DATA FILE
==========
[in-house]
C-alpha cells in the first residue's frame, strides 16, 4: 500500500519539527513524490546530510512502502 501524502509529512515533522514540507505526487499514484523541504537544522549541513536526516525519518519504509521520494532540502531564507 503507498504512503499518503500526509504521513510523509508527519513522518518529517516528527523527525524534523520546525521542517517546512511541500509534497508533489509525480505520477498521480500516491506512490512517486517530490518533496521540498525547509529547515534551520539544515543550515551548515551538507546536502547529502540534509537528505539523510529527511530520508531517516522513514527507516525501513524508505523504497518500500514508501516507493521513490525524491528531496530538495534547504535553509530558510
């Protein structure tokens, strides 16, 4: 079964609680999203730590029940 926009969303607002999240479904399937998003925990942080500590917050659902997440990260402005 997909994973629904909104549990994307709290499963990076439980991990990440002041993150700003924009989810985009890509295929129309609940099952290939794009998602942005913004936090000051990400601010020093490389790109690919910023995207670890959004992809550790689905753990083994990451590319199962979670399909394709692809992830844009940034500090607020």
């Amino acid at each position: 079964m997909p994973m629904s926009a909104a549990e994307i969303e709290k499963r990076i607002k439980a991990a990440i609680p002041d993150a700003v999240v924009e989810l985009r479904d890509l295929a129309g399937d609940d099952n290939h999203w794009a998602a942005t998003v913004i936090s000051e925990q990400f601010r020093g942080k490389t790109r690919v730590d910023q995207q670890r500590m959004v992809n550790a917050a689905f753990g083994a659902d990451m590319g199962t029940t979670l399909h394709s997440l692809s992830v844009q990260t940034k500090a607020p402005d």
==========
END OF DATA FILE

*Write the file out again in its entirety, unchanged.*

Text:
[in-house]
C-alpha cells in the first residue's frame, strides 16, 4: 500500500519539527513524490546530510512502502 501524502509529512515533522514540507505526487499514484523541504537544522549541513536526516525519518519504509521520494532540502531564507 503507498504512503499518503500526509504521513510523509508527519513522518518529517516528527523527525524534523520546525521542517517546512511541500509534497508533489509525480505520477498521480500516491506512490512517486517530490518533496521540498525547509529547515534551520539544515543550515551548515551538507546536502547529502540534509537528505539523510529527511530520508531517516522513514527507516525501513524508505523504497518500500514508501516507493521513490525524491528531496530538495534547504535553509530558510
């Protein structure tokens, strides 16, 4: 079964609680999203730590029940 926009969303607002999240479904399937998003925990942080500590917050659902997440990260402005 997909994973629904909104549990994307709290499963990076439980991990990440002041993150700003924009989810985009890509295929129309609940099952290939794009998602942005913004936090000051990400601010020093490389790109690919910023995207670890959004992809550790689905753990083994990451590319199962979670399909394709692809992830844009940034500090607020």
């Amino acid at each position: 079964m997909p994973m629904s926009a909104a549990e994307i969303e709290k499963r990076i607002k439980a991990a990440i609680p002041d993150a700003v999240v924009e989810l985009r479904d890509l295929a129309g399937d609940d099952n290939h999203w794009a998602a942005t998003v913004i936090s000051e925990q990400f601010r020093g942080k490389t790109r690919v730590d910023q995207q670890r500590m959004v992809n550790a917050a689905f753990g083994a659902d990451m590319g199962t029940t979670l399909h394709s997440l692809s992830v844009q990260t940034k500090a607020p402005d």